The third economic indicator that will be analyzed in dynamics is the inflation rate. The latter is important for foreign investment considerations because inflation shows how price level changes in the country; hence, it can provide possible risks of investment, as its value may vary in different currencies. Inflation rates will be examined in dynamics since 2010. For Canada, the inflation rate was 1.8% in 2010, and it is quite low in most states of the world. In 2011, the inflation rate grew and reached 2.9%. After that, it declined again constituting 1.5%, 0.9% and 1.9% in 2012, 2013 and 2014 respectively. During recent years, the inflation rate remains low (1.1% in 2015, 1.4% in 201,6, and 1.6% in 2017) (“Inflation Rate, Average Consumer Prices”). It is also necessary to study projections for the inflation rate for the nearest years. According to IMF, it is estimated that the inflation rate in Canada will be 1.8%, 2.1%, and 1.9% in 2018, 2019, and 2020 respectively (“Inflation Rate, Average Consumer Prices”). Thus, in the closest time, the inflation rate in Canada is expected to grow, but not significantly. As for Mexico, the inflation rate was 4.2% in 2010, and it is quite low in most states of the world but higher than in the developed countries. In 2011, the inflation rate declined to constitute 3.4%. After that, it was 4.1%, 3.8%, and 4% in 2012, 2013, and 2014 respectively. During the following two years, the inflation rate was relatively low (2.7% in 2015, and 2.8% in 2016). In 2017, it grew again and was 5.9% (“Inflation Rate, Average Consumer Prices”). As maintained by IMF, the inflation rate in Mexico will be 3.8%, 3.1,% and 3% in 2018, 201,9, and 2020 respectively (“Inflation Rate, Average Consumer Prices”). Hence, the inflation rate in Mexico is expected to decline in the short run, and it is lower compared to most developing countries.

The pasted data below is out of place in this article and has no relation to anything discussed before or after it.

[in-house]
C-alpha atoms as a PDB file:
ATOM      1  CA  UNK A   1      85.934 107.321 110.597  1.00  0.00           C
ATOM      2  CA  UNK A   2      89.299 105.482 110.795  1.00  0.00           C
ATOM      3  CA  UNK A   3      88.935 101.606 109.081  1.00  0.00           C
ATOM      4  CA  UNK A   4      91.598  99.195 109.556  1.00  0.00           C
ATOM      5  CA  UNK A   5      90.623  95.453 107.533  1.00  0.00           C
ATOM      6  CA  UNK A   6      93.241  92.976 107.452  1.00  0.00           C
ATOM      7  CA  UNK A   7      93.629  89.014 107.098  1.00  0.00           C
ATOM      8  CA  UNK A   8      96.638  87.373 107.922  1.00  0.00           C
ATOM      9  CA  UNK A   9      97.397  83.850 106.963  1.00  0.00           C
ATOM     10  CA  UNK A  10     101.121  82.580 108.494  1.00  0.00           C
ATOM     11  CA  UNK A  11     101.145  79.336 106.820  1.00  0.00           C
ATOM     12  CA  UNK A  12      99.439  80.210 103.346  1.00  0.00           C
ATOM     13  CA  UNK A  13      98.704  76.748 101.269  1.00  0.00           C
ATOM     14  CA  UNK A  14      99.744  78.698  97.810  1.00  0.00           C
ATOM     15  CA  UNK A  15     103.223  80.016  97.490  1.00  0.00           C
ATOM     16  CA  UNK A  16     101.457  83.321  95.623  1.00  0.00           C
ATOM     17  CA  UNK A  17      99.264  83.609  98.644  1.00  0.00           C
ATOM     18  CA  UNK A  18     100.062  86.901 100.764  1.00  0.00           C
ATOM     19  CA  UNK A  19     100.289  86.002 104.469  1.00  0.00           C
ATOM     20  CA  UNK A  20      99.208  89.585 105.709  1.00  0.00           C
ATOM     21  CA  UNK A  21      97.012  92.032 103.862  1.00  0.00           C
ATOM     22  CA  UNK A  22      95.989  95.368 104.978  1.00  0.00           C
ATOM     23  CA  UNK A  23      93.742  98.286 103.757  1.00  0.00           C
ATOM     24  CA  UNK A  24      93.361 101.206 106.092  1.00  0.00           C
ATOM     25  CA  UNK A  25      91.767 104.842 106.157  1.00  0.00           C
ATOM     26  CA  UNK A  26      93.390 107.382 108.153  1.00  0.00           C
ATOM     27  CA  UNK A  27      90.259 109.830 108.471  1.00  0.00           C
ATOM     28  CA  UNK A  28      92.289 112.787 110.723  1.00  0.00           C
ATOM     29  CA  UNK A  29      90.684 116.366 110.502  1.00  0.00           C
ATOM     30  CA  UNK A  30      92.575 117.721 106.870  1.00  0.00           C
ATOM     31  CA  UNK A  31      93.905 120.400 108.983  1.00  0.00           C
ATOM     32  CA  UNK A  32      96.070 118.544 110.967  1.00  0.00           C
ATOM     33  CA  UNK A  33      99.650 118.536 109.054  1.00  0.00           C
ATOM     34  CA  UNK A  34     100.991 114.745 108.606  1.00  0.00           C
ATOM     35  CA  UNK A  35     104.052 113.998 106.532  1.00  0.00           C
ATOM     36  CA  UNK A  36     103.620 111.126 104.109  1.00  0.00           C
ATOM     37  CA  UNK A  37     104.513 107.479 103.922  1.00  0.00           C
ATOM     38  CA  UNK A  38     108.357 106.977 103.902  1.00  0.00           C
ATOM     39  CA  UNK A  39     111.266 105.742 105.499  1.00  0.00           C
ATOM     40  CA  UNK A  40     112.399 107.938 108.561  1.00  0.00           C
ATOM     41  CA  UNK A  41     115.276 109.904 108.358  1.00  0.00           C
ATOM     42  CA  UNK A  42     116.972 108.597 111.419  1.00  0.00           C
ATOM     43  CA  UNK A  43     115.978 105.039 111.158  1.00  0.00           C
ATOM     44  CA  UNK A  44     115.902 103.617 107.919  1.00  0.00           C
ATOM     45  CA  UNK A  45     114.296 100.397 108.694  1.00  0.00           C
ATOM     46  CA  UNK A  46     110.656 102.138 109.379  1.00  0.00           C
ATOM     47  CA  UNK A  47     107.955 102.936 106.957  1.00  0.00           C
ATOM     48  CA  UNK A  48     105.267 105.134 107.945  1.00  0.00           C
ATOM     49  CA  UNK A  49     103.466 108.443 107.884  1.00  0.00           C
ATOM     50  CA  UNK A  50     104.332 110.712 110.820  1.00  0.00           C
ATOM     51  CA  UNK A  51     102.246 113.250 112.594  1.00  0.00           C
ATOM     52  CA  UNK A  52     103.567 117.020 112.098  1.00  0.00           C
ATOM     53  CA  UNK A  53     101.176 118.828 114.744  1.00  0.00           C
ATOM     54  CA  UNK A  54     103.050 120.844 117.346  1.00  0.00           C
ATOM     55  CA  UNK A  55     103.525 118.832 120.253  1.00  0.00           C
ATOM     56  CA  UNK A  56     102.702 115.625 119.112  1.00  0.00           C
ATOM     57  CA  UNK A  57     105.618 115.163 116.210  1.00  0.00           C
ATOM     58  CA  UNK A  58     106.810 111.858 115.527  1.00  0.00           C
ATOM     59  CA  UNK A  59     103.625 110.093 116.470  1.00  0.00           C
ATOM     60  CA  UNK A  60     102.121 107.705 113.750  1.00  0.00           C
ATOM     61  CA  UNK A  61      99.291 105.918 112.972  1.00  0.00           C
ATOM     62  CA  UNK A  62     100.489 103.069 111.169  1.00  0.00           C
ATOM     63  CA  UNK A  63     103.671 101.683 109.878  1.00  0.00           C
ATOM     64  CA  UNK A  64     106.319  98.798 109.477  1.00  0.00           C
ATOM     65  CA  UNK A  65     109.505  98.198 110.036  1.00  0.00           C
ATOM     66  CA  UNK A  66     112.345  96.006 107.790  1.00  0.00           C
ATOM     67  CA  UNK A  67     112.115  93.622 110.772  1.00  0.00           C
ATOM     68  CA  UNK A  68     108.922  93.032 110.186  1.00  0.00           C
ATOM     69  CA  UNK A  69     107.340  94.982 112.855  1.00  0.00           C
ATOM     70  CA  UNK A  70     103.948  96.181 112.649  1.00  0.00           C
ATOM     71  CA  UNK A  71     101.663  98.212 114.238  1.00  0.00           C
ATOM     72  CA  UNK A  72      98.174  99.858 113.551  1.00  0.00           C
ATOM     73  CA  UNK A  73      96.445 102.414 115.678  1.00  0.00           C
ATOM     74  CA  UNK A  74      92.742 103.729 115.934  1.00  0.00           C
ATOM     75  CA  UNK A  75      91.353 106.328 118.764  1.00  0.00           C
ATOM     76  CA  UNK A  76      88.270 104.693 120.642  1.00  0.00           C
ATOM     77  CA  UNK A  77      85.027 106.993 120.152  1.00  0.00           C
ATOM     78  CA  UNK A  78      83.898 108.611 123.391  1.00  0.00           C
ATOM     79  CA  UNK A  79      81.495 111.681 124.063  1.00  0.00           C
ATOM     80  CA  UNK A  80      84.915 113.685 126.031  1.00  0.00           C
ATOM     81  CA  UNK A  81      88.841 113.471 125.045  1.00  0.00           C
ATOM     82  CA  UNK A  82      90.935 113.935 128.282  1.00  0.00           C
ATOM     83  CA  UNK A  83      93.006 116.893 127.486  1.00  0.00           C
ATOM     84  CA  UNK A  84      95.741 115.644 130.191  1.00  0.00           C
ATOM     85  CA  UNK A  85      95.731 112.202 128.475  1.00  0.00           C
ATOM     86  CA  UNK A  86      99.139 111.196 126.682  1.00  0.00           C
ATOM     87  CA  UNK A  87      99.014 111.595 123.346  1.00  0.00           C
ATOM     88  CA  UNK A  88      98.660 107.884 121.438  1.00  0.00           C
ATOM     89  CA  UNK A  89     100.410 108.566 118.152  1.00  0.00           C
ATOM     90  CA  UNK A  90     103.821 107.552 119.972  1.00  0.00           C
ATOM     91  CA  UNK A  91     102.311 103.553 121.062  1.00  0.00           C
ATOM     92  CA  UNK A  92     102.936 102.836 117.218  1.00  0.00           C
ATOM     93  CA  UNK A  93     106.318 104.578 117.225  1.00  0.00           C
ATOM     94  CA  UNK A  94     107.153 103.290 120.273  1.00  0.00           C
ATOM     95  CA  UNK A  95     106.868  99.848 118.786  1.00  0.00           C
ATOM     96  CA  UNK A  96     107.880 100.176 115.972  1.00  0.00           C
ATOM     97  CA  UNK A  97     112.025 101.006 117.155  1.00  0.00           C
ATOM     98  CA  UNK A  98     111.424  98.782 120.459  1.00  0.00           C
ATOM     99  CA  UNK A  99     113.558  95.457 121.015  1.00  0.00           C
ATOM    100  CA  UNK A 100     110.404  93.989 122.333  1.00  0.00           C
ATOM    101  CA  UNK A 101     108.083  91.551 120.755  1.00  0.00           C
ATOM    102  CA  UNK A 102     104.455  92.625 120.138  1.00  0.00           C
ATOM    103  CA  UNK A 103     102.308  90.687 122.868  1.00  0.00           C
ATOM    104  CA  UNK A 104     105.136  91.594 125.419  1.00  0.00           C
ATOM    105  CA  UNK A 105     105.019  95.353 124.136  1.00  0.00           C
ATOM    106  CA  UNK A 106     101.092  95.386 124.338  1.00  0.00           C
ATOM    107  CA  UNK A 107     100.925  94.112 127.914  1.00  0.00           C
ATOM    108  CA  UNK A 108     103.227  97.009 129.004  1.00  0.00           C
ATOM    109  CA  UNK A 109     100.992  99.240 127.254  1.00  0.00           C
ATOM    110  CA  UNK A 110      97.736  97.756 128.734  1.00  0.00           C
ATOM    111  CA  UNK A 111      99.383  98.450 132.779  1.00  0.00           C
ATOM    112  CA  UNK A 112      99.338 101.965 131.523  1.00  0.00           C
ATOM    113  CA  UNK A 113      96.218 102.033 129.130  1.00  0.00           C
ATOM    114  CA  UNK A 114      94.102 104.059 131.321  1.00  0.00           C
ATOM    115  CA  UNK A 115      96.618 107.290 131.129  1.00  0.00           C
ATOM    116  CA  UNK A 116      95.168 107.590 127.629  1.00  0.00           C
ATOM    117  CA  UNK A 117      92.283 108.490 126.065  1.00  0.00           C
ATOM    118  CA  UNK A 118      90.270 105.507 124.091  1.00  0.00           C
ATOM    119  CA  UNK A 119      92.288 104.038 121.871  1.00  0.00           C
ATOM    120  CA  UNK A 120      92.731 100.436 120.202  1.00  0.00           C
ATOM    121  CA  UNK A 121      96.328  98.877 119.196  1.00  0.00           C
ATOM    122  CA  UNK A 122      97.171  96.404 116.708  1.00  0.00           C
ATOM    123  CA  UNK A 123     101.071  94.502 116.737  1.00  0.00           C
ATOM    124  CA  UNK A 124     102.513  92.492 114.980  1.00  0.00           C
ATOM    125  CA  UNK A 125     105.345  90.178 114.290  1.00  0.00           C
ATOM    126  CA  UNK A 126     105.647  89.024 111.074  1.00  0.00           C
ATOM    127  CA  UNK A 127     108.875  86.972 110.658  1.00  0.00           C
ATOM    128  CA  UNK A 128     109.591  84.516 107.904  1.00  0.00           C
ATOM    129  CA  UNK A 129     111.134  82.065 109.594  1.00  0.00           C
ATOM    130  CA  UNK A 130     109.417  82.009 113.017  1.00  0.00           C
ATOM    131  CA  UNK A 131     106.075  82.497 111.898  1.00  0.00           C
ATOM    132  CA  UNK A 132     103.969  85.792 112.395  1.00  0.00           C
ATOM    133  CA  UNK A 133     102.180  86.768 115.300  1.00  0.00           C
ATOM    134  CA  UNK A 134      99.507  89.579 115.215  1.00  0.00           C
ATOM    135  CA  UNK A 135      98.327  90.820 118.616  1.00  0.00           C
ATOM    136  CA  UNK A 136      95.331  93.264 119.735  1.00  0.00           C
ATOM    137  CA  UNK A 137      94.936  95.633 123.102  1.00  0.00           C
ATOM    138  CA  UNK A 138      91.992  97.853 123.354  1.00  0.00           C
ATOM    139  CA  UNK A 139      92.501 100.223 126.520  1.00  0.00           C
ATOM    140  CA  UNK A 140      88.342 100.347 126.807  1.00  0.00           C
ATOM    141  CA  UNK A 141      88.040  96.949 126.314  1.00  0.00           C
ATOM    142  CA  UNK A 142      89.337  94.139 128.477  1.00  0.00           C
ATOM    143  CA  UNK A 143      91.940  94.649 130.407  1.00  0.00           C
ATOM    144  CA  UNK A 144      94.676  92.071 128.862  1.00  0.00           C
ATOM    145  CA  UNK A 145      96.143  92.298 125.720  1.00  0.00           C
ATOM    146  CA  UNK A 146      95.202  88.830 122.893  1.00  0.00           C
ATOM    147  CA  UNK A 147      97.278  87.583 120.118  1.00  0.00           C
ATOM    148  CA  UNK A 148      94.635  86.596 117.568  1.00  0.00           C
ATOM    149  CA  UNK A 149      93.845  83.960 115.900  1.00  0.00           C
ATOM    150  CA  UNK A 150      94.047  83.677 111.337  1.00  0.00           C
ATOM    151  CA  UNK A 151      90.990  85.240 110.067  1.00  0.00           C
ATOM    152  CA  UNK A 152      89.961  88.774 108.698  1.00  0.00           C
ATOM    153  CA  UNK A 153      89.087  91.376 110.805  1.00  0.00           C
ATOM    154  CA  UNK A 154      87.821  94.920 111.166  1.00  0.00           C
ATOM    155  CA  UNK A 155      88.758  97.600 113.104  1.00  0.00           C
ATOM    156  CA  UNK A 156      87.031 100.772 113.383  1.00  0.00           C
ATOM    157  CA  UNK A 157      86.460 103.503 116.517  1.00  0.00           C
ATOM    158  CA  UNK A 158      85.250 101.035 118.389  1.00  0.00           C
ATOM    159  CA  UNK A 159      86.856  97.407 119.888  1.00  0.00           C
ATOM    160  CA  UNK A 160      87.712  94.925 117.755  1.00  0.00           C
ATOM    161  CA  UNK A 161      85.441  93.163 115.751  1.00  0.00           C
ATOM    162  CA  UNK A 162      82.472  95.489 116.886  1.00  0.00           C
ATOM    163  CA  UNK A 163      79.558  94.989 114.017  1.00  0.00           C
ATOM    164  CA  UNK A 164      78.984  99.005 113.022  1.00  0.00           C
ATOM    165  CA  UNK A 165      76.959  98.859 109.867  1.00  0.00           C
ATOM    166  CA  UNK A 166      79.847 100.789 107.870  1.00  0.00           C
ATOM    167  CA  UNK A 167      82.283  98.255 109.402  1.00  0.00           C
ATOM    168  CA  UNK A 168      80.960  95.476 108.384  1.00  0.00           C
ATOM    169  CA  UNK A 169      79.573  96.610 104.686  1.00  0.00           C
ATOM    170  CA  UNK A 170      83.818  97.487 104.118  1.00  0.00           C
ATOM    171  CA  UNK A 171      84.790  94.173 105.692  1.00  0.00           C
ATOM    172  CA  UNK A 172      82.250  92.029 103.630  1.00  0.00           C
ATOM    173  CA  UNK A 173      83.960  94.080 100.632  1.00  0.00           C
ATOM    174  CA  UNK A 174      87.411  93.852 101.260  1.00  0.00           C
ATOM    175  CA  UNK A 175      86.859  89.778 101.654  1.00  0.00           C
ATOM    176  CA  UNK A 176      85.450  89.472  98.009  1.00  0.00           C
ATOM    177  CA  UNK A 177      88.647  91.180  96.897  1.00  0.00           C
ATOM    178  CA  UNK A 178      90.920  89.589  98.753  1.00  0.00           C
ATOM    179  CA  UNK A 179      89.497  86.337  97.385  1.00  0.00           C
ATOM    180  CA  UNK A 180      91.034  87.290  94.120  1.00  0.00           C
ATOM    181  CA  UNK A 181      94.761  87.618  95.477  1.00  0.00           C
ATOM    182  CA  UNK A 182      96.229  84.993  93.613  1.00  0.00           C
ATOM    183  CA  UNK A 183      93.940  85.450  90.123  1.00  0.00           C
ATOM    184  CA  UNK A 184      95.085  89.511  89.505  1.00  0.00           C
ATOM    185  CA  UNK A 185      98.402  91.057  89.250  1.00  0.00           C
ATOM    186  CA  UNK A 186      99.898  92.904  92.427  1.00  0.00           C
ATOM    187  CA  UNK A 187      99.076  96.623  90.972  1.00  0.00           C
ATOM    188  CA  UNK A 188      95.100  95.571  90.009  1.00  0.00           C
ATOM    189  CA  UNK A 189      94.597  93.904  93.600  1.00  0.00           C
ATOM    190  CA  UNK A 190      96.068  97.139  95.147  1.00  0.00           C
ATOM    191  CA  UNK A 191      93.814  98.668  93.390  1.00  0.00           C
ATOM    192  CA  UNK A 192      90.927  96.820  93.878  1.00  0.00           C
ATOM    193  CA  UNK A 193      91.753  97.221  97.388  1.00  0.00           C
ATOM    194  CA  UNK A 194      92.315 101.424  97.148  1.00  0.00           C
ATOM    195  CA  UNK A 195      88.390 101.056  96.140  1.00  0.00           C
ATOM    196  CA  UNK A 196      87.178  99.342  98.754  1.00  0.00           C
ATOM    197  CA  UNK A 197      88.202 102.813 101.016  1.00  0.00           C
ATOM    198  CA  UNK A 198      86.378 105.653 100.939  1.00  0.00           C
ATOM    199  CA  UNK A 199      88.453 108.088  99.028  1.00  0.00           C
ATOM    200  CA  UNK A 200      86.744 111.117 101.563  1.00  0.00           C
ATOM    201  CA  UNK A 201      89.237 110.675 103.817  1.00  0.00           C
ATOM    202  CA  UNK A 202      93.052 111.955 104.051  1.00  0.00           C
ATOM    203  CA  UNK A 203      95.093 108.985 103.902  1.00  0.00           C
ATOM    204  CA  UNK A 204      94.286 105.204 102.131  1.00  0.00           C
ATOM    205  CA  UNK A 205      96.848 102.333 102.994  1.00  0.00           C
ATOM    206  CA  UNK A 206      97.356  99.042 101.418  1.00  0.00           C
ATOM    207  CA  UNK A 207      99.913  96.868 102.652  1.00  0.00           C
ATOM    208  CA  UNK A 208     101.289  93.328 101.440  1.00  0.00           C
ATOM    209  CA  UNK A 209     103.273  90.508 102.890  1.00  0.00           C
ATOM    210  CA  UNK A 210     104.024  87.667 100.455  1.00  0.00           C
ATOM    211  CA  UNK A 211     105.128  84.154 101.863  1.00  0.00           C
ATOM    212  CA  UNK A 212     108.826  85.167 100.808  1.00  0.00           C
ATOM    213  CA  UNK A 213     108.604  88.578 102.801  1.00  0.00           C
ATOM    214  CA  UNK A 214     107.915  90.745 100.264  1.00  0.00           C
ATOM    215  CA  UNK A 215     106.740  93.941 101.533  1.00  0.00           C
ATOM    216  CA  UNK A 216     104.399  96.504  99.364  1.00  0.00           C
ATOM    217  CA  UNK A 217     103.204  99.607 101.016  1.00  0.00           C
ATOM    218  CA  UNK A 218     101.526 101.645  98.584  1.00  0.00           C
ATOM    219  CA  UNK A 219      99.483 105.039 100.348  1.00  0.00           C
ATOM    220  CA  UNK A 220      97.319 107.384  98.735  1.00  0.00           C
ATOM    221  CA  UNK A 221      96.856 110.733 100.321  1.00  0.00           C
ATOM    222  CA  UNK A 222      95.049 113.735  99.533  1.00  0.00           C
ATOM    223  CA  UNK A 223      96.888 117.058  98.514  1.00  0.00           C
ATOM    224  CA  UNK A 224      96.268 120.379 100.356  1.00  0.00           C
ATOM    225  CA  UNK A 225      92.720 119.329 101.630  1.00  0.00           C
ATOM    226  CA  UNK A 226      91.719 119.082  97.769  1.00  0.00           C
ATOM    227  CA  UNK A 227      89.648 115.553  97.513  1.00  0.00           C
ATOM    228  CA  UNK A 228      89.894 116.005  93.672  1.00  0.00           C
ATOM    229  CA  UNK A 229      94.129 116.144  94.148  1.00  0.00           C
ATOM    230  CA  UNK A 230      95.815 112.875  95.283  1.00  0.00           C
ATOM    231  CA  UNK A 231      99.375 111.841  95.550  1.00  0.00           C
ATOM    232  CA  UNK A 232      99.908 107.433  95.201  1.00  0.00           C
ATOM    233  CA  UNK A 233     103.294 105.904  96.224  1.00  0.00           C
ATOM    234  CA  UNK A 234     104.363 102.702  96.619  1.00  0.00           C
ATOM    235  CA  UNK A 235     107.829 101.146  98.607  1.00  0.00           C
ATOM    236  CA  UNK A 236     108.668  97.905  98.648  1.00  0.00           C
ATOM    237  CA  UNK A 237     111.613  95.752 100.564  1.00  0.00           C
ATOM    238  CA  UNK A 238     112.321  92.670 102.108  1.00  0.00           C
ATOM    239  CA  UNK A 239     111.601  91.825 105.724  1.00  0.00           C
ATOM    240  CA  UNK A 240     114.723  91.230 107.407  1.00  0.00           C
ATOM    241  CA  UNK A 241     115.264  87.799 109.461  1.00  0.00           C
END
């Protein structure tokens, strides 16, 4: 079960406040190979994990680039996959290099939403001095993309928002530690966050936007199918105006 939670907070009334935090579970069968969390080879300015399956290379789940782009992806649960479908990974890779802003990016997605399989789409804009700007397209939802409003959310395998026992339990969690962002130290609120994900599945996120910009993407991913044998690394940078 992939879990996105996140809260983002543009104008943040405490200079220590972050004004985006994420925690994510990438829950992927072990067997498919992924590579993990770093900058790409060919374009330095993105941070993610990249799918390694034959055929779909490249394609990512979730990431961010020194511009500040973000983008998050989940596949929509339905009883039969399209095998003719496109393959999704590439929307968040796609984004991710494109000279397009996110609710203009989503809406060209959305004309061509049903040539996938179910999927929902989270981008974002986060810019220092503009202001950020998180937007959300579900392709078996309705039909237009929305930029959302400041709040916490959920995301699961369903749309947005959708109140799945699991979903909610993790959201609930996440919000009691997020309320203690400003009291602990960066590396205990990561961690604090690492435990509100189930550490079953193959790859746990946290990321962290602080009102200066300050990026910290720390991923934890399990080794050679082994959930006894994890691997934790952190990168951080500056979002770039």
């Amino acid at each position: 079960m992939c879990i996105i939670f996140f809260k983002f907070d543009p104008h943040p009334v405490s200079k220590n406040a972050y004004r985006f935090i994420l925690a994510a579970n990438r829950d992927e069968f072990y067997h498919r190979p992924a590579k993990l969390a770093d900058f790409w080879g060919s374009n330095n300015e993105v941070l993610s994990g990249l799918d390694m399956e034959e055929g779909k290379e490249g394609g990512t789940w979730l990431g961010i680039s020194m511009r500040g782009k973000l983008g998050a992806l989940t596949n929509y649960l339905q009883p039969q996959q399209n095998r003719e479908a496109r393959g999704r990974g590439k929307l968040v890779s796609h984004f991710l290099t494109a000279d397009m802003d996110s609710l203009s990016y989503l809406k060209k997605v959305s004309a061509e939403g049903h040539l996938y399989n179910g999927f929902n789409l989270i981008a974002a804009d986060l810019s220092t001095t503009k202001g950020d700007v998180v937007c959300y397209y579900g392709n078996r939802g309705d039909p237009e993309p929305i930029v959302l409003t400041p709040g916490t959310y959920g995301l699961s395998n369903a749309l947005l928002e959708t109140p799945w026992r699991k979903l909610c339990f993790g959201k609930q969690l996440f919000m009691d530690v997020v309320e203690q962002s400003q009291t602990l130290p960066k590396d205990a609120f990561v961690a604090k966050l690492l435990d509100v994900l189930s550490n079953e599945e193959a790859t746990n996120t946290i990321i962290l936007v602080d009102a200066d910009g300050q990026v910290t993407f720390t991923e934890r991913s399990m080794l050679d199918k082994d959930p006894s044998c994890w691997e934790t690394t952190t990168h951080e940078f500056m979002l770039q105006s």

The fourth economic indicator used for contrasting Canada and Mexico is the unemployment rate and its dynamics. For Canada, the unemployment rate is declining currently. It was about 7.3% in February 2016, and it was the maximum point. Then, it was declining gradually and reached 6.3% in October 2017. It is projected that the unemployment rate of Canada will be about 6.3-6.4% in 2018 (“Canada Unemployment Rate”). For Mexico, the unemployment rate is also reducing at present. It was about 4.5% in October 2016, which was the peak point. Nevertheless, it was declining gradually and reached 3.5% in October 2017. It is predicted that the unemployment rate of Mexico will be about 3.5-3.6% in 2018 (“Mexico Unemployment Rate”). Thus, Mexico has a  lower unemployment rate compared to Canada.